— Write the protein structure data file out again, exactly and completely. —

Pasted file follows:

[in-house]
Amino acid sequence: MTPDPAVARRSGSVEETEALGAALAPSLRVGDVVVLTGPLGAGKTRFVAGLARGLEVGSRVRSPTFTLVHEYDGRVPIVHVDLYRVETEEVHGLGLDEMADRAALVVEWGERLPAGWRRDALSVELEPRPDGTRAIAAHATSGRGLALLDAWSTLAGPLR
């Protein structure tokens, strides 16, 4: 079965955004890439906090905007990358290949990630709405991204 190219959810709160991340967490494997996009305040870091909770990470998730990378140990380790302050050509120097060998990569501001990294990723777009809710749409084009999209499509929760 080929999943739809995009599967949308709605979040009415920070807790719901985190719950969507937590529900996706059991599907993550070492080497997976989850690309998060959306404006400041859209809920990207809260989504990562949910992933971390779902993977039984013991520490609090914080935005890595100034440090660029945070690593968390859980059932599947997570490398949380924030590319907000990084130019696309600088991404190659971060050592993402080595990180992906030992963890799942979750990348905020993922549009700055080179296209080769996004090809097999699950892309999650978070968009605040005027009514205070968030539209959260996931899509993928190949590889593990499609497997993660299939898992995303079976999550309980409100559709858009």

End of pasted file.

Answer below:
[in-house]
Amino acid sequence: MTPDPAVARRSGSVEETEALGAALAPSLRVGDVVVLTGPLGAGKTRFVAGLARGLEVGSRVRSPTFTLVHEYDGRVPIVHVDLYRVETEEVHGLGLDEMADRAALVVEWGERLPAGWRRDALSVELEPRPDGTRAIAAHATSGRGLALLDAWSTLAGPLR
């Protein structure tokens, strides 16, 4: 079965955004890439906090905007990358290949990630709405991204 190219959810709160991340967490494997996009305040870091909770990470998730990378140990380790302050050509120097060998990569501001990294990723777009809710749409084009999209499509929760 080929999943739809995009599967949308709605979040009415920070807790719901985190719950969507937590529900996706059991599907993550070492080497997976989850690309998060959306404006400041859209809920990207809260989504990562949910992933971390779902993977039984013991520490609090914080935005890595100034440090660029945070690593968390859980059932599947997570490398949380924030590319907000990084130019696309600088991404190659971060050592993402080595990180992906030992963890799942979750990348905020993922549009700055080179296209080769996004090809097999699950892309999650978070968009605040005027009514205070968030539209959260996931899509993928190949590889593990499609497997993660299939898992995303079976999550309980409100559709858009």